Millions of children face starvation in Yemen during pandemic – report

26 June 2020, 09:04

A malnourished child
Yemen. Picture: PA

Unicef has warned that the country is being pushed to the brink by the civil war and the coronavirus outbreak.

Unicef has warned that millions of children could be pushed to the brink of starvation as the coronavirus pandemic sweeps across war-torn Yemen amid a “huge” drop in humanitarian aid funding.

It said the number of malnourished Yemeni children could reach 2.4 million by the end of the year, a 20% increase on the current figure.

The stark prediction comes in a new report by the UN’s children’s agency, entitled “Yemen five years on: Children, conflict and Covid-19”.

Yemen
Children sit in front of mouldy bread in their shelter, in Aslam, Hajjah (AP)

The agency warned: “As Yemen’s devastated health system and infrastructure struggle to cope with coronavirus, the already dire situation for children is likely to deteriorate considerably.”

Yemen’s poor health care infrastructure is unprepared to battle the coronavirus pandemic after five years of war between a Saudi-led military coalition and the Iranian-backed Houthi rebels.

The war has also triggered the world’s worst humanitarian crisis.

The conflict erupted in 2015, when the Saudi-led coalition stepped in on behalf of the internationally recognised government, which the Houthis had forced into exile when they overran the capital, Sanaa, and much of the north the previous year.

The situation in Yemen is only expected to get worse as donor countries recently cut back on aid.

Yemen has officially recorded more than 1,000 cases of Covid-19, the illness caused by the coronavirus, including 275 deaths.

However, the actual tally is believed to be much higher as testing capabilities are severely limited.

Sara Beysolow Nyanti, Unicef’s representative to Yemen, said: “If we do not receive urgent funding, children will be pushed to the brink of starvation and many will die.

“The international community will be sending a message that the lives of children … simply do not matter.”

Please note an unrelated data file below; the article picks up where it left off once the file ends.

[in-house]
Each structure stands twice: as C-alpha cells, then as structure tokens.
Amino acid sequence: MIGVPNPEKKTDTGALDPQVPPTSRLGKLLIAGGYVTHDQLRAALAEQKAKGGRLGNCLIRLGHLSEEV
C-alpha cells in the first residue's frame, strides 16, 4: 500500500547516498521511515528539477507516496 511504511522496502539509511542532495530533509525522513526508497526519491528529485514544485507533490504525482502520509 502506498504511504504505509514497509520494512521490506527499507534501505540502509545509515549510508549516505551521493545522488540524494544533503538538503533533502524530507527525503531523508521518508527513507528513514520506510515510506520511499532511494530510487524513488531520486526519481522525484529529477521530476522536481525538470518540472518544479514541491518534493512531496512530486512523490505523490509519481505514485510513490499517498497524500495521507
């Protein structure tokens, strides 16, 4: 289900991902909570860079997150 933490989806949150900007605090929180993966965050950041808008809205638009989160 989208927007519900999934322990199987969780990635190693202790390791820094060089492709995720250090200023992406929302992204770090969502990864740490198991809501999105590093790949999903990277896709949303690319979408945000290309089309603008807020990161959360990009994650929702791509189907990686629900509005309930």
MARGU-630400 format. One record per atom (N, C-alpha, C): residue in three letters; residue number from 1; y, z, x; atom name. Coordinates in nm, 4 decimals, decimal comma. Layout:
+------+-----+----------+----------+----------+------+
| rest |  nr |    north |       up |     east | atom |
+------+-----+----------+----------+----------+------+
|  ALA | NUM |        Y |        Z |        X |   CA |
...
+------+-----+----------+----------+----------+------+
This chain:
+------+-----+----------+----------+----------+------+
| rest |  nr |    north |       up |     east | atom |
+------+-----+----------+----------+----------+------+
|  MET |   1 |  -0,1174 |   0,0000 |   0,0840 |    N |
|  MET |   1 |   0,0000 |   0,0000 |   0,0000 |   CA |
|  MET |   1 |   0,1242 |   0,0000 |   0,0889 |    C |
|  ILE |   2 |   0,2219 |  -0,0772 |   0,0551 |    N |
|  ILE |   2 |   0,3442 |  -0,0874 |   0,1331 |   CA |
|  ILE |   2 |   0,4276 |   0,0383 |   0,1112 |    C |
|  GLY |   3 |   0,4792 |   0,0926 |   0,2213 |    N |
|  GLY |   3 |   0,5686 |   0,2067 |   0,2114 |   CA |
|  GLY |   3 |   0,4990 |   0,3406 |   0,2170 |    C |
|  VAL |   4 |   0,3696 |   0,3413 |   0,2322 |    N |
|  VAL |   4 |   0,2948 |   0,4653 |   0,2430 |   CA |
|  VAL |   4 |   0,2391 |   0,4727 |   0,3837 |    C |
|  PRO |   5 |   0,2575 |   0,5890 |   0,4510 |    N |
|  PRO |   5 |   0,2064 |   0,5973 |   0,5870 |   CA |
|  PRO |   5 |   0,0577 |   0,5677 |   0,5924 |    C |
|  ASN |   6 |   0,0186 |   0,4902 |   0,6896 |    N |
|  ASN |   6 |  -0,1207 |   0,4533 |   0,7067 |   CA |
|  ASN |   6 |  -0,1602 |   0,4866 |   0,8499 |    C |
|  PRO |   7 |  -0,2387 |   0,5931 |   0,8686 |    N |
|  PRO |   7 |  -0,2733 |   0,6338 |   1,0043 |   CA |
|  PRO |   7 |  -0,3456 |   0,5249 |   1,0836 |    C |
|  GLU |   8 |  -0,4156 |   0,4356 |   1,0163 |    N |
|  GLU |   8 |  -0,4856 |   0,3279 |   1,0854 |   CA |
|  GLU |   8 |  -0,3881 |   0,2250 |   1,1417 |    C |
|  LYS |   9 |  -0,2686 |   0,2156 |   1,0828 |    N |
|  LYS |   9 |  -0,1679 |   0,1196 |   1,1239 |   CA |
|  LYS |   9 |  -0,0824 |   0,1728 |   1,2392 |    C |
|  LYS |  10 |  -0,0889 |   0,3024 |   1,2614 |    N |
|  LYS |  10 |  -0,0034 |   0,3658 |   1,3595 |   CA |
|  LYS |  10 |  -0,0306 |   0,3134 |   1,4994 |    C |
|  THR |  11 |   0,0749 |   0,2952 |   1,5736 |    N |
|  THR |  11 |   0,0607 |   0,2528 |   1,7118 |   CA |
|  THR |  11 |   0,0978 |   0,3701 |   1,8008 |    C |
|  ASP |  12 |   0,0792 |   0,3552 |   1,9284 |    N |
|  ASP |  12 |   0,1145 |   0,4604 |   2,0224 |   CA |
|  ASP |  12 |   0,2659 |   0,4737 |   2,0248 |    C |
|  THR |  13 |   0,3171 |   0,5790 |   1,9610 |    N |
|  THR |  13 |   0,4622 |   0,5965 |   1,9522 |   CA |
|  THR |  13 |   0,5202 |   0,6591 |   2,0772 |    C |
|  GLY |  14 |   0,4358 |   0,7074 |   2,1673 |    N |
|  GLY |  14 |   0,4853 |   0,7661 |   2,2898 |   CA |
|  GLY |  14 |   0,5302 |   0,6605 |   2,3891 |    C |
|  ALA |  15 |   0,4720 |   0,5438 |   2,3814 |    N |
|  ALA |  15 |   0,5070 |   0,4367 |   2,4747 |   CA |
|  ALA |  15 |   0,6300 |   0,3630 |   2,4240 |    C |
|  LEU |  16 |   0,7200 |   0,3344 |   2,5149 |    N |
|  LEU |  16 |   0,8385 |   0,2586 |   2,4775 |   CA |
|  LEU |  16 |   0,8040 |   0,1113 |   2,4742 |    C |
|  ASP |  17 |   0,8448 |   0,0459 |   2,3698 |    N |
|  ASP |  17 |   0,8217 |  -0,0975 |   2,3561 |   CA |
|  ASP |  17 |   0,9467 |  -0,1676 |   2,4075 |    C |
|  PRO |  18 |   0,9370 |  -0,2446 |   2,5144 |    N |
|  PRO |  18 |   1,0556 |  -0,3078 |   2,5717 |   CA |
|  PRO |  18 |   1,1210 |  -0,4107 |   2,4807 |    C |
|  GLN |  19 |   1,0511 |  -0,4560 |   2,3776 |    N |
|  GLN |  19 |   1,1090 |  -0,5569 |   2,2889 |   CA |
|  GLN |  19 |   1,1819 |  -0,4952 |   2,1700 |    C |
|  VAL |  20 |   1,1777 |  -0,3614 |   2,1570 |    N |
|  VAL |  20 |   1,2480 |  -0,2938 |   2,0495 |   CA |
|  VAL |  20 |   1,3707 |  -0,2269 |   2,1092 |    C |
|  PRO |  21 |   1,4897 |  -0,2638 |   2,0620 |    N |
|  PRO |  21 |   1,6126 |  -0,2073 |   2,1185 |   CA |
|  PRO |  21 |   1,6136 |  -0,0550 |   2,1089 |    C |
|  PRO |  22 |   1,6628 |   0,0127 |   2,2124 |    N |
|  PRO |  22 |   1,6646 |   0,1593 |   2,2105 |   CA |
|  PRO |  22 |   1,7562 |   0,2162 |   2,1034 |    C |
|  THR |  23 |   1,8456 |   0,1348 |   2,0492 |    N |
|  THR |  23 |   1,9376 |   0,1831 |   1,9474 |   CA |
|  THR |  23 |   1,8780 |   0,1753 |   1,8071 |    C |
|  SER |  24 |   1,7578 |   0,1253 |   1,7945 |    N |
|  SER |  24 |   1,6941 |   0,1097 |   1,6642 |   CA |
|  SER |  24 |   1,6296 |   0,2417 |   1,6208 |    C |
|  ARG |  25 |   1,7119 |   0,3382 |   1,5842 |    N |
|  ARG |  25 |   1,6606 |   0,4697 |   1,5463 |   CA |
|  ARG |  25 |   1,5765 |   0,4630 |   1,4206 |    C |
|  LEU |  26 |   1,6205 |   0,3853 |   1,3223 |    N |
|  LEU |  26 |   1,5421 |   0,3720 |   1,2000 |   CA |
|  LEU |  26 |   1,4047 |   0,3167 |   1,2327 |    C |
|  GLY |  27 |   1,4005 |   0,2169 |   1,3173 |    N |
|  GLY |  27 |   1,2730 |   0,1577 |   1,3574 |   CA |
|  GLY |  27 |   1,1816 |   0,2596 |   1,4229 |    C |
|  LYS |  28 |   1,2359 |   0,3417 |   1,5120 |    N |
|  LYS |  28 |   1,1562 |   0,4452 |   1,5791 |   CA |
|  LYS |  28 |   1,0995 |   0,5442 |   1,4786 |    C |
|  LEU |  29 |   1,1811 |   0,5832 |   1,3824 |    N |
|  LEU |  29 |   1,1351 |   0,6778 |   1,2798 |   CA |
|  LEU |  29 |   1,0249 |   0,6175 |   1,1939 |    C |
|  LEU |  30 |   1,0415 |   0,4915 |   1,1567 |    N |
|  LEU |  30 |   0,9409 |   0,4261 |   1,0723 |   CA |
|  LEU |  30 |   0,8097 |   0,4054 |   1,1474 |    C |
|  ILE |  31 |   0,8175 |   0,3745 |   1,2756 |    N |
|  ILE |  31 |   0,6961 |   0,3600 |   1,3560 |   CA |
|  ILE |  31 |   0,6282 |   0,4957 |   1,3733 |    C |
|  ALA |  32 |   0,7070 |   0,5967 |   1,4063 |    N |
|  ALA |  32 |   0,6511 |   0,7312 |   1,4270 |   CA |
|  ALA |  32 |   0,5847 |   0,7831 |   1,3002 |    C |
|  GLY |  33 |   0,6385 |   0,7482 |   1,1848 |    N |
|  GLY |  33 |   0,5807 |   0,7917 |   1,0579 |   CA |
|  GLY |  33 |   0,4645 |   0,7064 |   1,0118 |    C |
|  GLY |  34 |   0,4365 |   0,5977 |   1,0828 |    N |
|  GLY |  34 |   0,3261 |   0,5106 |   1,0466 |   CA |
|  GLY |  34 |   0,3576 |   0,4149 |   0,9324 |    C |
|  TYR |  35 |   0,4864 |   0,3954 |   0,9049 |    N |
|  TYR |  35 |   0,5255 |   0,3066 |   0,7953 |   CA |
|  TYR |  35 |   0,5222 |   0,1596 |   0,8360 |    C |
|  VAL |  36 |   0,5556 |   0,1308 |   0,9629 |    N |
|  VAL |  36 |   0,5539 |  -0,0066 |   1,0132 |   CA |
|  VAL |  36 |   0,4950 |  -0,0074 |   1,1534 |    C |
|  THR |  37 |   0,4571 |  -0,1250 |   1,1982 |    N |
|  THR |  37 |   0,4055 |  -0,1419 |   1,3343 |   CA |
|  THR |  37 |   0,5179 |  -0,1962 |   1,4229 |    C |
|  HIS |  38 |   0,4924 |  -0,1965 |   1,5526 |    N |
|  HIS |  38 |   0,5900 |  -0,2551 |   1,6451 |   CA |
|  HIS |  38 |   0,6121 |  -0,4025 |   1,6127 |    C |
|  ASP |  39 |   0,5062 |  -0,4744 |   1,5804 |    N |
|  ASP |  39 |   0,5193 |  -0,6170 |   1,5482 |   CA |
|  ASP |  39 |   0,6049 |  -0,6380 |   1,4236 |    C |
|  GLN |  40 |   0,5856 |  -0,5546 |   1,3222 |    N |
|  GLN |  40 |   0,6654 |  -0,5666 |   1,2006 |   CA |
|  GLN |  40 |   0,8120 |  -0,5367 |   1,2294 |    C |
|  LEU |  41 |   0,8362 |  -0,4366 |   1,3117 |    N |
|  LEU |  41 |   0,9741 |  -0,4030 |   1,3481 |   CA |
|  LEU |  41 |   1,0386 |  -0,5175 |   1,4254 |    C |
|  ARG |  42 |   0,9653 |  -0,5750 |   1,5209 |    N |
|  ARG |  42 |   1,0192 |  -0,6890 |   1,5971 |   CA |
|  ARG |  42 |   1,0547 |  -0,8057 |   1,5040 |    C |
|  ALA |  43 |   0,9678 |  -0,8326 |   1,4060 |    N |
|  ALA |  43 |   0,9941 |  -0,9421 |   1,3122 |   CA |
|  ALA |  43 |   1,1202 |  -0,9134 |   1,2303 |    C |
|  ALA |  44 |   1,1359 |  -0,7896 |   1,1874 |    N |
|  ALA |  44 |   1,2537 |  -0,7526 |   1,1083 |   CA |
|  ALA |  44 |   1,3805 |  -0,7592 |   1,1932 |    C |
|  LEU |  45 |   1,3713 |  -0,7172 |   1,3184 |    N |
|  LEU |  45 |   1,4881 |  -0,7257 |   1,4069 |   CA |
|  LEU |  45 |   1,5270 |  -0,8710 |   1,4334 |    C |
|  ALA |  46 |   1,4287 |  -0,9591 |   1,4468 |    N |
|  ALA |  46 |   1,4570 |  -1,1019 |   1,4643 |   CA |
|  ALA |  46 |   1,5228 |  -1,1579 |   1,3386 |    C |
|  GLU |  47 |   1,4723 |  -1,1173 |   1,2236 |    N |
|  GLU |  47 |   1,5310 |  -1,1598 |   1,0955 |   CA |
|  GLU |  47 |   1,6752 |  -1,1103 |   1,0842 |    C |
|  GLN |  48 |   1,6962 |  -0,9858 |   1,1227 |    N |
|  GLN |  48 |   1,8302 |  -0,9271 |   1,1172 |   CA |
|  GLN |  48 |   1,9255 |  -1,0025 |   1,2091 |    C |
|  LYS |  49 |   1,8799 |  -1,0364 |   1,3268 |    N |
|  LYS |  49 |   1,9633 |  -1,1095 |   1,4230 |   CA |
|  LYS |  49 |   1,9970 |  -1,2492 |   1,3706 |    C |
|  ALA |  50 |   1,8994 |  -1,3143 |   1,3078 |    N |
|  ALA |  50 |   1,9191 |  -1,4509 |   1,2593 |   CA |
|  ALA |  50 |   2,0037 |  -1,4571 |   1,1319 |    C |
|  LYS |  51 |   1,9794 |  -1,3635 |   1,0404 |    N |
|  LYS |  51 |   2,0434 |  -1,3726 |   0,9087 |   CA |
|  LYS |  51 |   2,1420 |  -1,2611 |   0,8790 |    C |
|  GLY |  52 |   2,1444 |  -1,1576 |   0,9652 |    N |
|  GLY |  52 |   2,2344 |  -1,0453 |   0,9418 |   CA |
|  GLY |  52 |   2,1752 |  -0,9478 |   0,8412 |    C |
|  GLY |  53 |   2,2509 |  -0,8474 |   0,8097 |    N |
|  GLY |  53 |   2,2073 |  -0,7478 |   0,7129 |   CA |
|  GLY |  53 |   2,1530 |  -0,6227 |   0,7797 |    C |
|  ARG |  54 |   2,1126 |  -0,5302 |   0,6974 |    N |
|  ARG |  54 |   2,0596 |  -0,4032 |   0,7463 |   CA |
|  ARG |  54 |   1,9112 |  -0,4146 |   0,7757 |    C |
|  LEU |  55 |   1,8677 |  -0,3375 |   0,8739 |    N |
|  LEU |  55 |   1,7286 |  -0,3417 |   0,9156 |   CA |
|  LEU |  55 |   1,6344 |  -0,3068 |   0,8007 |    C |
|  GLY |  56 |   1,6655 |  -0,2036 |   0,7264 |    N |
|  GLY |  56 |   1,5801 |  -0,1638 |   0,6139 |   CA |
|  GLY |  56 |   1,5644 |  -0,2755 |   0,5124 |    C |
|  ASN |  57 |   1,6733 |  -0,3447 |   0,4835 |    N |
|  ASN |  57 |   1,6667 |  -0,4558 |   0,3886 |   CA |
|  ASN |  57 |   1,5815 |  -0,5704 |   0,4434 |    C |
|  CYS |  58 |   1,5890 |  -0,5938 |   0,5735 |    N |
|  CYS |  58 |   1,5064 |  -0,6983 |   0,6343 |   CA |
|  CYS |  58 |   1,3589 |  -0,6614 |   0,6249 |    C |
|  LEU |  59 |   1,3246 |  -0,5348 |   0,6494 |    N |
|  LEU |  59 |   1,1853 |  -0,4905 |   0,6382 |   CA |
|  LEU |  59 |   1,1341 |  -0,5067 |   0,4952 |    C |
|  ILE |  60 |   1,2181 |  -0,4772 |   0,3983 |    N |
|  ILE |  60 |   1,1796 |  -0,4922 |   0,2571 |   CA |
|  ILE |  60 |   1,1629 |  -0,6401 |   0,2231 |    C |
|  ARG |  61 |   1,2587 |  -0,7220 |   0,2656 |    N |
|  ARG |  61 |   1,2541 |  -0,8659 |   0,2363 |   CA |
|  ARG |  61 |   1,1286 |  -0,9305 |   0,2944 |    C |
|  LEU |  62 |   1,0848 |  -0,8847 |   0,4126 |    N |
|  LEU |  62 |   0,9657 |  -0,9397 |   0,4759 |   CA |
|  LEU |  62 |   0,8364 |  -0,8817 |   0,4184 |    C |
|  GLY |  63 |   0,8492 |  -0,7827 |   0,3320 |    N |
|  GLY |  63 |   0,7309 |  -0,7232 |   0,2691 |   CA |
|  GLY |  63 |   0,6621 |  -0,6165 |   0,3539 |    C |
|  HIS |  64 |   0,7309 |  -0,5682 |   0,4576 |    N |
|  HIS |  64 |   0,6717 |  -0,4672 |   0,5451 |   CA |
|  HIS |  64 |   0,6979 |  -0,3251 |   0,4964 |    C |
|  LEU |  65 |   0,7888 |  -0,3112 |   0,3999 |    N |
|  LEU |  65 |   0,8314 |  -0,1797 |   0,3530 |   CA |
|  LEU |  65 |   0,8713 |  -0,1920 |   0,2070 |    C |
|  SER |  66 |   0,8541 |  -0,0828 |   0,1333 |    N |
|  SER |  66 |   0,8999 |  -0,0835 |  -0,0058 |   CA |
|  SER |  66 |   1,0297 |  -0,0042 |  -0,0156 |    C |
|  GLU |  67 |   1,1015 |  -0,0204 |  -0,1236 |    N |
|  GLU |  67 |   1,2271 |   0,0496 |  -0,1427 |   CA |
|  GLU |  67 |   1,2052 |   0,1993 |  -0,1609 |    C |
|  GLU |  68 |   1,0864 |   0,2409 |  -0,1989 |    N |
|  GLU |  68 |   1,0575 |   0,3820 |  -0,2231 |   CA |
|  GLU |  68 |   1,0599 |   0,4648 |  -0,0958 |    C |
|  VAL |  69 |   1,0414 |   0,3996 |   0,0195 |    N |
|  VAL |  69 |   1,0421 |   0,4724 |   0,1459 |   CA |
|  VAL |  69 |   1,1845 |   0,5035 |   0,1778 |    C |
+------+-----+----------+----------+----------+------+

Unicef also warned that unless 54.5 million dollars (£43.8 million) is disbursed for health and nutrition aid by the end of August, more than 23,000 children will be at increased risk of dying because of acute malnutrition. It also said that five million others under the age of five will not have access to vaccines against deadly diseases.

Yemen Virus Outbreak
The average death rate over Covid-19 is much higher than global levels (AP)

International relief agencies are alarmed by the significant decline in humanitarian funding promised earlier by donor countries.

A virtual pledging conference for Yemen hosted by the UN and Saudi Arabia on June 2 saw 31 donors pledge 1.35 billion dollars (£1.08 billion) for humanitarian aid – a billion dollars (£805 million) short of what aid agencies needed, and half of what countries had pledged in 2019.

Unicef could only secure 10% of the 461 million dollars (£371 million) it appealed for to cover its humanitarian response to the crisis in Yemen, and less than 40% of the 53 million dollars (£42 million) it needs to handle the impact of Covid-19 on children, said the report.

Ms Nyanti said: “Unicef is working around the clock in incredibly difficult situations to get aid to children in desperate need, but we only have a fraction of the funding required to do this.”

The report follows a warning by UN humanitarian chief Mark Lowcock, who told a closed UN Security Council meeting that Yemen could “fall off the cliff” without massive financial support.

Mr Lowcock added that Covid-19 is spreading rapidly across the Arab world’s poorest country, killing about 25% of confirmed cases – five times the global average.

Half of Yemen’s health facilities are dysfunctional and 18% of the country’s 333 districts have no doctors.

Water and sanitation systems have collapsed, resulting in recurrent cholera outbreaks.

Around 9.6 million children do not have sufficient access to safe water, sanitation, or hygiene, and two-thirds of the country’s roughly 30 million people rely on food assistance.

By Press Association

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